At least two Palestinians were killed and dozens injured in the Gaza Strip during a violent protest against the U.S. attack on terrorist-related targets in Afghanistan.
Palestinian police fought a gun battle with demonstrators from the Islamic University in Gaza who were protesting attacks by the United States and Britain on military targets and terrorist training camps in Afghanistan.
The protestors carried pictures of alleged terrorist Osama bin Laden and shouted anti-American slogans in a demonstration banned by the Palestinian Authority.
After the march some of the demonstrators fired automatic weapons at police who fired guns and tear gas in an attempt to breakup the crowd.
Palestinian officials are distancing themselves from any link between the current uprising against Israeli occupation and Mr. bin Laden.
In a videotaped speech released Sunday, Mr. bin Laden referred to the conflict, saying Americans will not feel secure before there is security in Palestine.
Palestinian Information Minister Yasser Abed Rabbo said the uprising should not be used as an excuse for extremist political or religious policies. In Mr. Abed Rabbo's words, "we do not want crimes committed in the name of Palestine."
Palestinian leaders have strongly condemned last month's terrorist attacks on New York and Washington.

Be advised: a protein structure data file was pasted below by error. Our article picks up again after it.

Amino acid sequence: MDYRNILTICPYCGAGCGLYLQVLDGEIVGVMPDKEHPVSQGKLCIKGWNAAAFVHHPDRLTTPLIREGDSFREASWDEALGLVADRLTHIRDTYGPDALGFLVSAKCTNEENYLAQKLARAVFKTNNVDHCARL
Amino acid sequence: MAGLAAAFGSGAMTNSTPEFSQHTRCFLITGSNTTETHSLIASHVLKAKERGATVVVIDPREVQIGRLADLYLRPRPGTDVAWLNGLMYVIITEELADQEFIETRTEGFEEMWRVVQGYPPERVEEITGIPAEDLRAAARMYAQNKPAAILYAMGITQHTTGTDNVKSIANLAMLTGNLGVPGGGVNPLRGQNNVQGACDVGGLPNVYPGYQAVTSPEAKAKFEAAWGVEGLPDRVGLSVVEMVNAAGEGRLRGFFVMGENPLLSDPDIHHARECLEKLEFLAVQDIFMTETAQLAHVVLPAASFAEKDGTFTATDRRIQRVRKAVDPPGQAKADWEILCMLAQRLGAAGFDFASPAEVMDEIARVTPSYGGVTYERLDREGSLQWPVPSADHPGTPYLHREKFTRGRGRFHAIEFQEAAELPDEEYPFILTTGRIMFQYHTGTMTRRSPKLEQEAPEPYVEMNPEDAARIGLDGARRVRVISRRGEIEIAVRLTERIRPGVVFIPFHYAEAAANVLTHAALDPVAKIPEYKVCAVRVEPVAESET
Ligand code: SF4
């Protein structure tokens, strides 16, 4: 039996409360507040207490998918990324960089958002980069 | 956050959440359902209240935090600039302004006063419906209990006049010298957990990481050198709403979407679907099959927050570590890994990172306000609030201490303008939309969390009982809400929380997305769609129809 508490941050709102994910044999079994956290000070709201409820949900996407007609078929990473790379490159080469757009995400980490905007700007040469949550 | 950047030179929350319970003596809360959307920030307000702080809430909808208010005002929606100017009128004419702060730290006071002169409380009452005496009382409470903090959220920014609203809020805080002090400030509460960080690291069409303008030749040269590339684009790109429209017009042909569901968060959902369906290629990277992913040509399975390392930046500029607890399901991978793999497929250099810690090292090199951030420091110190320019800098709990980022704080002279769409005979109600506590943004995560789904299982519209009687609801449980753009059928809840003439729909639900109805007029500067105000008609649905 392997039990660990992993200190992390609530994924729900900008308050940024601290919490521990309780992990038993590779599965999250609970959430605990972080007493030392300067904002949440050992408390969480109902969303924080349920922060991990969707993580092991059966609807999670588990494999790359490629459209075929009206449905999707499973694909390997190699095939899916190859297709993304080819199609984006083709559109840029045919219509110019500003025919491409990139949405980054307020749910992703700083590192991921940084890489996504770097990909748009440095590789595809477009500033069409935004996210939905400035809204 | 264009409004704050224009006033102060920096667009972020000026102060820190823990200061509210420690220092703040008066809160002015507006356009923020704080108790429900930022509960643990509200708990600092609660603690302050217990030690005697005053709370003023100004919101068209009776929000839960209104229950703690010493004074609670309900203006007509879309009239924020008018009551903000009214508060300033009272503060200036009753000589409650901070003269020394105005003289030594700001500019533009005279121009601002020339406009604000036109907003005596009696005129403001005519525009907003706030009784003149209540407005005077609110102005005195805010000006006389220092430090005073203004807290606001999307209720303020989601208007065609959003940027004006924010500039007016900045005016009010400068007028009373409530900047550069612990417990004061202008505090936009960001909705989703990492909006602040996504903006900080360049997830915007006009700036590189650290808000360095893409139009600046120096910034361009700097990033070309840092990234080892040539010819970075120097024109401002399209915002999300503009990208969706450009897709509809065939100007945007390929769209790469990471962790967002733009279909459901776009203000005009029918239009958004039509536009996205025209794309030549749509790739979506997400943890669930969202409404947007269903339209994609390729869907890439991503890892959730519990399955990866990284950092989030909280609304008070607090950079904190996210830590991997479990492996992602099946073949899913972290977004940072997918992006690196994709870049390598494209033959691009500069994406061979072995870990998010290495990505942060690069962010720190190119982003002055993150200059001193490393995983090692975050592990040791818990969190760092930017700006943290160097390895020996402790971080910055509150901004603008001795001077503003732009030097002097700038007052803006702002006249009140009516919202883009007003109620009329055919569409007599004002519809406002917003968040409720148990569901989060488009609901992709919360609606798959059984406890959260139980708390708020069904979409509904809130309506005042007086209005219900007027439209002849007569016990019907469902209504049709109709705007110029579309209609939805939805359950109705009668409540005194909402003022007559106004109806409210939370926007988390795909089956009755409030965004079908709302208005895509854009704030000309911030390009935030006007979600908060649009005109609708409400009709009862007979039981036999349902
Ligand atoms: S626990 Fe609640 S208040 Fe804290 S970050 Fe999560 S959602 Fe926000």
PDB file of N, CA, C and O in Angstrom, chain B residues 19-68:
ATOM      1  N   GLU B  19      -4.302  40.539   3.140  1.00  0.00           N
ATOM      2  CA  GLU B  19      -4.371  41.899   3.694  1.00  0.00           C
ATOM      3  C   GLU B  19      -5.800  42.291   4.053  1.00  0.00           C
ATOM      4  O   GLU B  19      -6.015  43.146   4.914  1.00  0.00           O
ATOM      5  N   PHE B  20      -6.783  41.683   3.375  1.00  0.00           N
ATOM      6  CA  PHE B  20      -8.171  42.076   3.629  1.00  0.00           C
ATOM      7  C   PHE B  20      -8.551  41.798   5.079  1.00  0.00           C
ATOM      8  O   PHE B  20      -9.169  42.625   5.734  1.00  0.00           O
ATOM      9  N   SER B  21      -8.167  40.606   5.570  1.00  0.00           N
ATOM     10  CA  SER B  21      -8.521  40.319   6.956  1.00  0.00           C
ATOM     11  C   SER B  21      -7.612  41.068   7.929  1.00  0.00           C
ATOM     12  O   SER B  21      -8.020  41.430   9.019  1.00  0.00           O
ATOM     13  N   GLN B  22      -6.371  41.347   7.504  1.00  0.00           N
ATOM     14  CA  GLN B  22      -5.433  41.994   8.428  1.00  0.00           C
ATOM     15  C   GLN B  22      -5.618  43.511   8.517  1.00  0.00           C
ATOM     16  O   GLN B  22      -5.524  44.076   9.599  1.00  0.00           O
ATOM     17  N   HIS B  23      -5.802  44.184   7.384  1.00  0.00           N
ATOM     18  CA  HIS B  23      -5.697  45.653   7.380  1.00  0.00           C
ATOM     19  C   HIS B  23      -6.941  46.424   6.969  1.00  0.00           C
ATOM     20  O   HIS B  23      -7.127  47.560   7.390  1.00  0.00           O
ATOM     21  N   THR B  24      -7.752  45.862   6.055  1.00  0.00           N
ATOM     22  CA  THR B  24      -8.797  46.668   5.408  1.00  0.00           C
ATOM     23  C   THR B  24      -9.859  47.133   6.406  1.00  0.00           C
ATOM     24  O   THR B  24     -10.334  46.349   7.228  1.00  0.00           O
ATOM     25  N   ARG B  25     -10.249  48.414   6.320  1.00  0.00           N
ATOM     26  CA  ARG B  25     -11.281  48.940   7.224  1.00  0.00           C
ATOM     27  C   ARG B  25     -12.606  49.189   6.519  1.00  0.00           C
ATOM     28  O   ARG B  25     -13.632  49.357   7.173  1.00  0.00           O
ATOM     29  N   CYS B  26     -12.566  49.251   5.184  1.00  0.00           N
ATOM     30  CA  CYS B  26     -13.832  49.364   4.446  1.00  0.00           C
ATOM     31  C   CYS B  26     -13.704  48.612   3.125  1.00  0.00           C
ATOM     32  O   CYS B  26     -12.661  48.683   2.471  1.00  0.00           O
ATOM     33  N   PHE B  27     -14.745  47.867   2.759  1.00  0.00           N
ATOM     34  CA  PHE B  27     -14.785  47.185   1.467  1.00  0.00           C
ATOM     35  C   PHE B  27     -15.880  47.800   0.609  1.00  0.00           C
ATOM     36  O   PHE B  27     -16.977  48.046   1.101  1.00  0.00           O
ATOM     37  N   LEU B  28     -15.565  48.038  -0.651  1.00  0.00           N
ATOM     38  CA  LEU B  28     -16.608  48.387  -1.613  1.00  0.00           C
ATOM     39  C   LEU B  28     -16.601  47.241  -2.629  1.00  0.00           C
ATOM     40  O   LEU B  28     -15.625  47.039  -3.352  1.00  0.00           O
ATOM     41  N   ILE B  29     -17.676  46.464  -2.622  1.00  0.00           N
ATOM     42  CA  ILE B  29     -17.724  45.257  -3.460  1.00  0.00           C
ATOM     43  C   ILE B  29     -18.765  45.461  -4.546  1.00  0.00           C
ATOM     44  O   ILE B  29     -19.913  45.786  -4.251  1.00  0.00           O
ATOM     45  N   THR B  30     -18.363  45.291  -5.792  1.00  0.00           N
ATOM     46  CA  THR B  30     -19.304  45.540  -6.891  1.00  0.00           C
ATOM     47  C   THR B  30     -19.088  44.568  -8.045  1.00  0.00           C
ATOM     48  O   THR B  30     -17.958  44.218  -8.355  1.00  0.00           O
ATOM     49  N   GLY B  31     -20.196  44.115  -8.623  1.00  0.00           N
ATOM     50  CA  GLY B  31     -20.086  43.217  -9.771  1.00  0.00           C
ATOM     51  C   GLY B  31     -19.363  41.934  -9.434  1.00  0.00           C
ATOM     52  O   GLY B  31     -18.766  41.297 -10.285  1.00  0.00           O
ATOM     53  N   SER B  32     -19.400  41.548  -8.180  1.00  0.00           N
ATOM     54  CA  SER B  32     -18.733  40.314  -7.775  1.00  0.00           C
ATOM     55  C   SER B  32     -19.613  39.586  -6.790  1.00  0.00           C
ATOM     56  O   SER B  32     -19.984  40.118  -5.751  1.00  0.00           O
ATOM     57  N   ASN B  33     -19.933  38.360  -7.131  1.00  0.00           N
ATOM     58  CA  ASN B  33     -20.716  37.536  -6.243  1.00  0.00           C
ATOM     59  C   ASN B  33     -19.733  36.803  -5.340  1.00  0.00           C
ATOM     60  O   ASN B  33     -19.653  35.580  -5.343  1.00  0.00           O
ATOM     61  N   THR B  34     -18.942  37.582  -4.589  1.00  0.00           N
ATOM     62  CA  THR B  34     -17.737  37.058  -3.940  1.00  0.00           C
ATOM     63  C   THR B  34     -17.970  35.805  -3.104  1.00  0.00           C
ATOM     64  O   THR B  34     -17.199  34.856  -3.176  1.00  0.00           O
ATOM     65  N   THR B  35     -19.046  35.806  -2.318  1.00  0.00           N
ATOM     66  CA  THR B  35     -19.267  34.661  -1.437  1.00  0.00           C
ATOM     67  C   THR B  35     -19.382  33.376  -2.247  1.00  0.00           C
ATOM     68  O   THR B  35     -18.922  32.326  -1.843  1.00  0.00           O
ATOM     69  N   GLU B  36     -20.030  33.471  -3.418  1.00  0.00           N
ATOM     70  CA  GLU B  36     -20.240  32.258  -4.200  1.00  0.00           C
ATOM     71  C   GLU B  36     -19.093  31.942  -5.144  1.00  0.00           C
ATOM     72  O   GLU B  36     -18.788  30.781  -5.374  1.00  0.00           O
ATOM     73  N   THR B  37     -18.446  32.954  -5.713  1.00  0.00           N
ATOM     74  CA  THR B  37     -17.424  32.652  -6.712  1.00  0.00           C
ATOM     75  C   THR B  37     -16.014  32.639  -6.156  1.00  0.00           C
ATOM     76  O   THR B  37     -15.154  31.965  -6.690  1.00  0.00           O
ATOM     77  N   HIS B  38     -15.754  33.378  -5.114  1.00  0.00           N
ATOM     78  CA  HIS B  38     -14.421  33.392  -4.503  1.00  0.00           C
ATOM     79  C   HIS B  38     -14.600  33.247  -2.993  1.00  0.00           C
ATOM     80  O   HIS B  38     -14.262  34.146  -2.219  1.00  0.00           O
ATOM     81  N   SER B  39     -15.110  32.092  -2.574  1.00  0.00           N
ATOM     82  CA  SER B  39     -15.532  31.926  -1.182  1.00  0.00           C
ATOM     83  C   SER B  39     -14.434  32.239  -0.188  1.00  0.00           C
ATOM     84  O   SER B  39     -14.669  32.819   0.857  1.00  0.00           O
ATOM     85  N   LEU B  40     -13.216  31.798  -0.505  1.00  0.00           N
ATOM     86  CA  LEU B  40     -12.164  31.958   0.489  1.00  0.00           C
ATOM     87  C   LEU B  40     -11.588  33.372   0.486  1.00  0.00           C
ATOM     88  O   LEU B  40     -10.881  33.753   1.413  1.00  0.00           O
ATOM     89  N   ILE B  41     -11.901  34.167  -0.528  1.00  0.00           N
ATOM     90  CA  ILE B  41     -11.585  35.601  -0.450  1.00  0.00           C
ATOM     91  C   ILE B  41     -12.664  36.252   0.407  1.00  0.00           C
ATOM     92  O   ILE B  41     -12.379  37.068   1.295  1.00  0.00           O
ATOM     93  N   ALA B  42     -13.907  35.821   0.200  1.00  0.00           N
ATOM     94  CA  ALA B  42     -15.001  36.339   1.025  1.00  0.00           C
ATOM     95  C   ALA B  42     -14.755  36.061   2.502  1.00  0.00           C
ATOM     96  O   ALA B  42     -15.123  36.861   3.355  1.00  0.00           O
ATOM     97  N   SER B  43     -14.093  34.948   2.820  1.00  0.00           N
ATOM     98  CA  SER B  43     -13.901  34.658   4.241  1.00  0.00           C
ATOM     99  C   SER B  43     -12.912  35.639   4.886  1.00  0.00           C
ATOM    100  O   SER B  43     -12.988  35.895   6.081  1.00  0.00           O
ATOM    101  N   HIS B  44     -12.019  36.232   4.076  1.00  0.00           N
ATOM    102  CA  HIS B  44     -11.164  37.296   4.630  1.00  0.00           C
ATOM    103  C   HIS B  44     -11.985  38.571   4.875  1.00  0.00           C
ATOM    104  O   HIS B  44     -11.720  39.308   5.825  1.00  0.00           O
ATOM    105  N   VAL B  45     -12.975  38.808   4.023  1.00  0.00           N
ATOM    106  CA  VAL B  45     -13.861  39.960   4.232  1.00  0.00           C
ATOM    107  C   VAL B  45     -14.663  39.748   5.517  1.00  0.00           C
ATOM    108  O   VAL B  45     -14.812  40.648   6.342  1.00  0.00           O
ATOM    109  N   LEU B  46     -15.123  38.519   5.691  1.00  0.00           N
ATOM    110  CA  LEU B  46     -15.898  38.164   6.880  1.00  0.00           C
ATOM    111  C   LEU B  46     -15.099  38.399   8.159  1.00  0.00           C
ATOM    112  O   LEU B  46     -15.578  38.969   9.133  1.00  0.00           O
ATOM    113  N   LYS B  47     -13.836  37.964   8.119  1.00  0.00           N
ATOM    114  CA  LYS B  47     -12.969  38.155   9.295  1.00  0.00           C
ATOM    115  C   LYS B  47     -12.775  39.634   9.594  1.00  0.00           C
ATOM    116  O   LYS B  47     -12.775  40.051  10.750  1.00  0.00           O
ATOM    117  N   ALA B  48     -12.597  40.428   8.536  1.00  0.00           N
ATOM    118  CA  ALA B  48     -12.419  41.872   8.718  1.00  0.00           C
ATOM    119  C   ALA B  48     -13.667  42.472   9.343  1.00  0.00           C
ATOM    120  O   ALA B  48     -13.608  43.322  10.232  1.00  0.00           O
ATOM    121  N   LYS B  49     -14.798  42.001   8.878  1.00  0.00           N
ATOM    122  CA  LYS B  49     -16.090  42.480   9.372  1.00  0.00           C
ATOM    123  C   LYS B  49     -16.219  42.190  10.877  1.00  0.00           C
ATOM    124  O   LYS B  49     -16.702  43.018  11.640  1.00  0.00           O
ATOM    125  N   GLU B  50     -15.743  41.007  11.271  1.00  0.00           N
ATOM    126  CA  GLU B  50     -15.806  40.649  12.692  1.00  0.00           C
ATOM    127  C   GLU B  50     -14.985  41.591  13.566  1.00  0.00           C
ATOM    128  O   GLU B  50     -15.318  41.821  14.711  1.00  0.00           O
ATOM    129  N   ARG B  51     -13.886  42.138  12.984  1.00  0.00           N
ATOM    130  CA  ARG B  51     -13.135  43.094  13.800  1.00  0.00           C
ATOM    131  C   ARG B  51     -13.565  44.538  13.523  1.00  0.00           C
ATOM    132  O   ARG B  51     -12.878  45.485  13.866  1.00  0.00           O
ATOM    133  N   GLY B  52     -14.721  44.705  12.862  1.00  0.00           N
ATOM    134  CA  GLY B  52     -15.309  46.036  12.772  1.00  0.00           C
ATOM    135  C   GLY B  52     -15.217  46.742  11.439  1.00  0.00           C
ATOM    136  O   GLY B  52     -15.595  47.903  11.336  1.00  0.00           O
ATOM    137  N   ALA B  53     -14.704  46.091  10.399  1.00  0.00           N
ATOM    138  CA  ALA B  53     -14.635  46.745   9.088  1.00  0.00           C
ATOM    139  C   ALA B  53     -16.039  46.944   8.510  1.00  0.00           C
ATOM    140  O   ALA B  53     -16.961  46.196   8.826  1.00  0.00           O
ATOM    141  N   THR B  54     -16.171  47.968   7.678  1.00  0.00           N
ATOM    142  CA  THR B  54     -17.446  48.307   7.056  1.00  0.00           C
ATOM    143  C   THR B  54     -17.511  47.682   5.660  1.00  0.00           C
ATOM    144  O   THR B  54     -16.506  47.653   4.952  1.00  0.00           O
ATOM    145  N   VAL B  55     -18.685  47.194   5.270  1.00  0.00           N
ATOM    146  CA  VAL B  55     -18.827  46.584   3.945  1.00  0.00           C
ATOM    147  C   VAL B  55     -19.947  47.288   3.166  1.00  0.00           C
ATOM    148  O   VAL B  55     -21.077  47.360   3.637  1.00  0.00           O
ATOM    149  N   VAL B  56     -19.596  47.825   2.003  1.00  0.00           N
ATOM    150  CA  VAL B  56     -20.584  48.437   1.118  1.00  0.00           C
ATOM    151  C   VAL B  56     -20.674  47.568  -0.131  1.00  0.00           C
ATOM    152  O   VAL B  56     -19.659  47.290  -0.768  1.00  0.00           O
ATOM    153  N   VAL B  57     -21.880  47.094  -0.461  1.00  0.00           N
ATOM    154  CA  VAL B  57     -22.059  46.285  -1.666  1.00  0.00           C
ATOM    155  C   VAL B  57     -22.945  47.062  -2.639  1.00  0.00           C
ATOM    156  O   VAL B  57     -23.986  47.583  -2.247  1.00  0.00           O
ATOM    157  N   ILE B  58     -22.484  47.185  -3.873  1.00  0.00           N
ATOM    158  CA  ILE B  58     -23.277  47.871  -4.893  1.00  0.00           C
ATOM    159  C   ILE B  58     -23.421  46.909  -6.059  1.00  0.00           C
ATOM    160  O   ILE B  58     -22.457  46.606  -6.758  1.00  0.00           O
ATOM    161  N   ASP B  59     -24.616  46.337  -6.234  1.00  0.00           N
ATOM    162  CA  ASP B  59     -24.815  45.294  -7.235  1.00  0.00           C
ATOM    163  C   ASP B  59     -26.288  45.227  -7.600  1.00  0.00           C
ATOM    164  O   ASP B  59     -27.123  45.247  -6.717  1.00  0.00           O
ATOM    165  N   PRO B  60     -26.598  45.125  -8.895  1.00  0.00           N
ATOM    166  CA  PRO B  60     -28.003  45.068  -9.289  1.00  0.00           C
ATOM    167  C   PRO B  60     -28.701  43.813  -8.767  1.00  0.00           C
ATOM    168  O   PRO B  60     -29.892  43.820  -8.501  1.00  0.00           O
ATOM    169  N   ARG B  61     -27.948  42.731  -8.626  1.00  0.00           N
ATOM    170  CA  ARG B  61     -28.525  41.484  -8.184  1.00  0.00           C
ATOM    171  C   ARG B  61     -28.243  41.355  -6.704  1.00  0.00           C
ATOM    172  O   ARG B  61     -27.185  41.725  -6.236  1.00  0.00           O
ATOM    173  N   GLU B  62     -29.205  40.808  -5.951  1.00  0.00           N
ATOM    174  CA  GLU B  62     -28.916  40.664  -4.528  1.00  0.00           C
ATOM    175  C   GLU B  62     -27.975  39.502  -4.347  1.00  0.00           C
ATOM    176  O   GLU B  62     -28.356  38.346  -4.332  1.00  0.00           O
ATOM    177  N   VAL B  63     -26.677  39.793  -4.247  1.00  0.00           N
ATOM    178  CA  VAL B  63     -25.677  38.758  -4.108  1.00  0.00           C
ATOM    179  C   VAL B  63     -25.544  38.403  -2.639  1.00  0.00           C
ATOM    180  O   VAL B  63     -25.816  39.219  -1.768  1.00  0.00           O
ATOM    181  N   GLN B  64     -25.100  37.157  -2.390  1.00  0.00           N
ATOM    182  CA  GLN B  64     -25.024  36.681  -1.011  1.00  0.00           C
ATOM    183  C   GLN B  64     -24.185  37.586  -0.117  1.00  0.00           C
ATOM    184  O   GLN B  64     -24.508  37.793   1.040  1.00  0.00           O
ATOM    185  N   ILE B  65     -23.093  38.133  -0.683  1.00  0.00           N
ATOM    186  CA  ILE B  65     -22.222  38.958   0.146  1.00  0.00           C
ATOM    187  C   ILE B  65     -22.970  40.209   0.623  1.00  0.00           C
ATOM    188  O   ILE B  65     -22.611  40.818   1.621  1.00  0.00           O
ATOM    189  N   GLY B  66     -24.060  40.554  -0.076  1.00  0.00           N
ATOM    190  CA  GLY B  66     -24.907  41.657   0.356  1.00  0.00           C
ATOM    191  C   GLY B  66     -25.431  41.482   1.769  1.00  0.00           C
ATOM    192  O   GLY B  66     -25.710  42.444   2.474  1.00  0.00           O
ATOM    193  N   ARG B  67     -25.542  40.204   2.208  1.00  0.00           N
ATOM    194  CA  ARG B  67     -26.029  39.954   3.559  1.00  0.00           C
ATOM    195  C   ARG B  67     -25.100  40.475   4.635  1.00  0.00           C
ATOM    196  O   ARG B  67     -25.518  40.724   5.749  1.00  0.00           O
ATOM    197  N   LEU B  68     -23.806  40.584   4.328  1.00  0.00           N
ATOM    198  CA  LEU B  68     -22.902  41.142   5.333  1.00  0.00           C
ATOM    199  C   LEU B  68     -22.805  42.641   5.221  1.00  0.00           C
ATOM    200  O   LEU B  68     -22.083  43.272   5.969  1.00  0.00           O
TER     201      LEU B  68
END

Meanwhile, nervous Israelis lined up at gas mask distribution centers throughout the country to update protective equipment handed out 10 years ago when Iraq fired Scud missiles at Israel during the Gulf War.
In Jerusalem, soldiers distributed masks and serums to be used as antidotes against attacks using biological or chemical weapons.
Yehuda Oliva, 54, says his wife and children urged him to come to the center. "The question is would some non-rational persons in the Middle East like Saddam Hussein make a decision that he feels himself to be now involved and the first victim would again be Israel," he said. "Having a wife and four children you have to make a decision, are you going to spend sometime and refresh your masks and this was a family decision. My wife and my kids put a lot of pressure on me this morning."
While newspapers carried large headlines saying the war against terrorism has started, Israeli leaders tried to calm fears saying the Jewish state is not an active participant.
Prime Minister Ariel Sharon's office said in a statement that Israel is ready to offer all possible assistance in the fight against terrorism, but Israel is not participating in the military offensive.